The recent growth conditions have pushed the Melbourne market into first place for annual growth in dwelling values with an 11.0% rise compared with Sydney where values are 10.5% higher over the past twelve months.
According to the January 2016 CoreLogic RP Data Hedonic Home Value Index results released today, dwelling values across Australia's combined capital cities showed a 0.9 per cent rise in January after recording no change in December and a 1.5 per cent drop in November.
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The rolling quarterly trend was looking similarly diverse, with four of Australia's eight capital cities recording negative dwelling value movements over the past three months, with Sydney dwelling values showing the largest fall, down 2.1 per cent.
Despite recording the largest annual decline in home values (-4.1%), Perth dwelling values posted a 1.7 per cent rise over the three months to the end of January. Other capital cities to record a rise over the rolling quarter were Brisbane (+0.8%) and Canberra (+1.2%).
"Melbourne's housing market has been more resilient to slowing growth conditions which has propelled the annual growth rate to the highest of any capital city, with dwelling values 11.0% higher over the past twelve months.
"In fact, over the past six months, the performance gap between Sydney and Melbourne is stark. Sydney dwelling values have reduced by 0.6 per cent between July last year and the end of January 2016, compared with a 3.0 per cent rise across Melbourne dwelling values. The last six months have also seen both Brisbane and Canberra dwelling values rise by 2.0 per cent while Hobart values are 1.3 per cent higher and Adelaide dwelling values have been virtually flat with a 0.1 per cent rise," Mr Lawless said.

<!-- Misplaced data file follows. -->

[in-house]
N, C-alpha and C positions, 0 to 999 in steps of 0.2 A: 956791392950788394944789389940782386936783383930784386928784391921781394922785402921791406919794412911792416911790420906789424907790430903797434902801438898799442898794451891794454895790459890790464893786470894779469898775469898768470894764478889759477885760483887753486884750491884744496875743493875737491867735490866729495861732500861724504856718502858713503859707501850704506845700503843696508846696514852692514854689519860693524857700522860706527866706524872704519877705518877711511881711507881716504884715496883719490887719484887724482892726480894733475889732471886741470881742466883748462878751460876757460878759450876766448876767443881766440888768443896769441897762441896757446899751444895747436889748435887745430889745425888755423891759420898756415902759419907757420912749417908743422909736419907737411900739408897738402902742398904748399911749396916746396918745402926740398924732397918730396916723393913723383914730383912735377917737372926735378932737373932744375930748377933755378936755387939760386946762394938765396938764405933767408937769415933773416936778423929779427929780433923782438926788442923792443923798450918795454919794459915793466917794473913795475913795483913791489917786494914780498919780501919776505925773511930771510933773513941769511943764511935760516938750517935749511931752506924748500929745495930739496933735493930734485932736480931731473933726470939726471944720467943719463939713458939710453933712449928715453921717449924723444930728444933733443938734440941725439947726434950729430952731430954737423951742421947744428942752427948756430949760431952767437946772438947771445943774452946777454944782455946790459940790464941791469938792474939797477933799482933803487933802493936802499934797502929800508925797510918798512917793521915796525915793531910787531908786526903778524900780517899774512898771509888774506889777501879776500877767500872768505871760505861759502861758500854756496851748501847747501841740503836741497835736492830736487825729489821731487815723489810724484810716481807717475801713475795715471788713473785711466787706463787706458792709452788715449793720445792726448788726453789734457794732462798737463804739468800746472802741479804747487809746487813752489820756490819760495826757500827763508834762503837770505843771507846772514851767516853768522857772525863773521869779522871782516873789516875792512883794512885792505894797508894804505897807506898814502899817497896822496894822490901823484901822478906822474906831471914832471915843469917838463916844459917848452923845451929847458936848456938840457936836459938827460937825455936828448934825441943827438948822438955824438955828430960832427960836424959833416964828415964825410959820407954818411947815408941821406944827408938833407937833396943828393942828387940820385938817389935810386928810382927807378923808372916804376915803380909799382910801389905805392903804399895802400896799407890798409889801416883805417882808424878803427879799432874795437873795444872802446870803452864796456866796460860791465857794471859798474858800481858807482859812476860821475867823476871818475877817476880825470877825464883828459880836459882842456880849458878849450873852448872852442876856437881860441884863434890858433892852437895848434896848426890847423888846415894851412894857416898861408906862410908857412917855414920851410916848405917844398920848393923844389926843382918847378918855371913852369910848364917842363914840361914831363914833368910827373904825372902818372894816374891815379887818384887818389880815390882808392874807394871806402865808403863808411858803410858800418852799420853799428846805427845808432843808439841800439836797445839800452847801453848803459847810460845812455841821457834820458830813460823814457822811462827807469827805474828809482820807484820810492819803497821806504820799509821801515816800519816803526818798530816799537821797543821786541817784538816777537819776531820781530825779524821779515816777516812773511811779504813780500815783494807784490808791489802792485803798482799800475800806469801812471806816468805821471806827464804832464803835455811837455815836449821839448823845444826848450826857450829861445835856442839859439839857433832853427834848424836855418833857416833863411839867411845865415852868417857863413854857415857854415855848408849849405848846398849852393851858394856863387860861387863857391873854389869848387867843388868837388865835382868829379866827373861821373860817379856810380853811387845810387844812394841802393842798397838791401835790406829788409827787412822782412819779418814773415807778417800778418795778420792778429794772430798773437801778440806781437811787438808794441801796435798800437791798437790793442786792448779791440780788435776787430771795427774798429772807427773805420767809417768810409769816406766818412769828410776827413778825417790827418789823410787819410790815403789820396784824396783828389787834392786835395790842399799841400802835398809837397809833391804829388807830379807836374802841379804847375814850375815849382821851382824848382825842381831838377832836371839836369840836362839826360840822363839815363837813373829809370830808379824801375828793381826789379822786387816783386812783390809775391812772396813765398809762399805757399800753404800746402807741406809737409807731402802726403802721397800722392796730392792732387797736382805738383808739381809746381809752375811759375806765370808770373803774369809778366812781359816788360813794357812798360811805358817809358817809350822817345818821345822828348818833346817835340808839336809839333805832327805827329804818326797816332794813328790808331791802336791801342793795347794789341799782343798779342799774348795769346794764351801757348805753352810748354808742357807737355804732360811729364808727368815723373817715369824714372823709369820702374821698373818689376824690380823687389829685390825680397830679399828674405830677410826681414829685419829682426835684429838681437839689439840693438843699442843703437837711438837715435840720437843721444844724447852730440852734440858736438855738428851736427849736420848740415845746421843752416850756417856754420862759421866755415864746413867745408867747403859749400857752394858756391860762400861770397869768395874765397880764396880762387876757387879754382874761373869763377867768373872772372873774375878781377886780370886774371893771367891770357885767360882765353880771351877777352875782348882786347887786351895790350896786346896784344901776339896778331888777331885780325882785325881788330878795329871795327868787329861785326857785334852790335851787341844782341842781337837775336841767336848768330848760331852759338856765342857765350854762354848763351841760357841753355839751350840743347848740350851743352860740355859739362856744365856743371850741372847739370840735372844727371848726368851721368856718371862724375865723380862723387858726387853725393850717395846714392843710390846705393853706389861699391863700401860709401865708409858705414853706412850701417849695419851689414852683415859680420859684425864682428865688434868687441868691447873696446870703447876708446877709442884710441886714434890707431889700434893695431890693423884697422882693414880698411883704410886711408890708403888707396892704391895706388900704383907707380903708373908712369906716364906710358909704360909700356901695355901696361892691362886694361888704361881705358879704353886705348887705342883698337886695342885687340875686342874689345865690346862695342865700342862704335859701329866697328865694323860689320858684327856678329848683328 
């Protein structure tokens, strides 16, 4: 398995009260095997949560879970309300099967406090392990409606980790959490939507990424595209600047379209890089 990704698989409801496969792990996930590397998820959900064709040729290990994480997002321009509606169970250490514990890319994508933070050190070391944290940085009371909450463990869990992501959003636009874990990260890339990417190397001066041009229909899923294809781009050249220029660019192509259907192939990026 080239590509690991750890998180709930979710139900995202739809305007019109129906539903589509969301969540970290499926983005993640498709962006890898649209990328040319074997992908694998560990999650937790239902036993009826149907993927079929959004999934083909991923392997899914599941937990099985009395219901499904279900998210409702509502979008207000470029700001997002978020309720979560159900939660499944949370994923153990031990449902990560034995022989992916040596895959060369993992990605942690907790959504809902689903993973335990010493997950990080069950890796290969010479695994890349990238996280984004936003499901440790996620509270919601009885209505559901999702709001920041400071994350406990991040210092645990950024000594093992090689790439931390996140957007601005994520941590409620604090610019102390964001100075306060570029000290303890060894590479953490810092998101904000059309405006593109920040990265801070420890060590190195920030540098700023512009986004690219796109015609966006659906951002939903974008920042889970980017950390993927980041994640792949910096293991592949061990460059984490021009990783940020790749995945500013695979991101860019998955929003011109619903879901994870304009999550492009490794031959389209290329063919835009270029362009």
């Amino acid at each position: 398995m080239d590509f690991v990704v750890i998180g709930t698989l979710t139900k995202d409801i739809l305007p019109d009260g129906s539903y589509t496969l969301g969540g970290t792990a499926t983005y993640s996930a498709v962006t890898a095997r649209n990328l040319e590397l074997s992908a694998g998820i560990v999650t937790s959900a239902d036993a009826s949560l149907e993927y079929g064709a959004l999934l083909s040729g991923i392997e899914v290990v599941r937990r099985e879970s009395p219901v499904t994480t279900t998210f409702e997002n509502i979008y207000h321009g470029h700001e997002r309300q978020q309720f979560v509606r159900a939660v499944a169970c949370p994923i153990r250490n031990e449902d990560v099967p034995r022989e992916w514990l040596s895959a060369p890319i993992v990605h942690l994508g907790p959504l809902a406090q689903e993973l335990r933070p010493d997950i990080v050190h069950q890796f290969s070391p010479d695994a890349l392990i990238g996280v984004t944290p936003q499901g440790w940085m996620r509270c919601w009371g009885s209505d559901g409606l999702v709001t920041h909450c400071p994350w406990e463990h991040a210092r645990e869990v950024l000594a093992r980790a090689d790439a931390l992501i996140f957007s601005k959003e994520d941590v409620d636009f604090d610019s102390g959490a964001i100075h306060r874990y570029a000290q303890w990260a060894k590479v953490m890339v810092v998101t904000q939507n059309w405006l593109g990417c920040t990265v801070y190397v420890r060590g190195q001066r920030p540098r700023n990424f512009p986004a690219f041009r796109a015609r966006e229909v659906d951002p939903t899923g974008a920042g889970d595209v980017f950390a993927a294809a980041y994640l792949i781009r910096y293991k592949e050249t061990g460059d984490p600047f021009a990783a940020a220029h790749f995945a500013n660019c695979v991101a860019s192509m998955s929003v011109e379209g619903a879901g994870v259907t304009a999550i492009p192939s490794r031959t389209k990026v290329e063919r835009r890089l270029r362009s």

While the pace of growth in dwelling values across the combined capitals has eased from the heights of mid last year, rental growth across the capital cities over the past twelve months has reduced further, with dwelling rents unchanged over the year.
According to Mr Lawless, these are the weakest rental markets conditions ever seen. "In fact there hasn't previously been a twelve month period when rents didn't rise across our combined capitals index." he says.
Dwelling rents were down in Brisbane (-0.7%) and Adelaide (-0.4%). The largest rental increases were in Sydney and Melbourne where weekly rents rose 1.4% higher, and 2.1% higher respectively over the past twelve months.
Mr Lawless said, "The slower pace of investment credit is likely to be due to more than just higher mortgage rates for investment loans and stricter lending policies, but also due to investors becoming wary of the low rental yield scenario while also anticipating lower capital gains than what was recorded last year."
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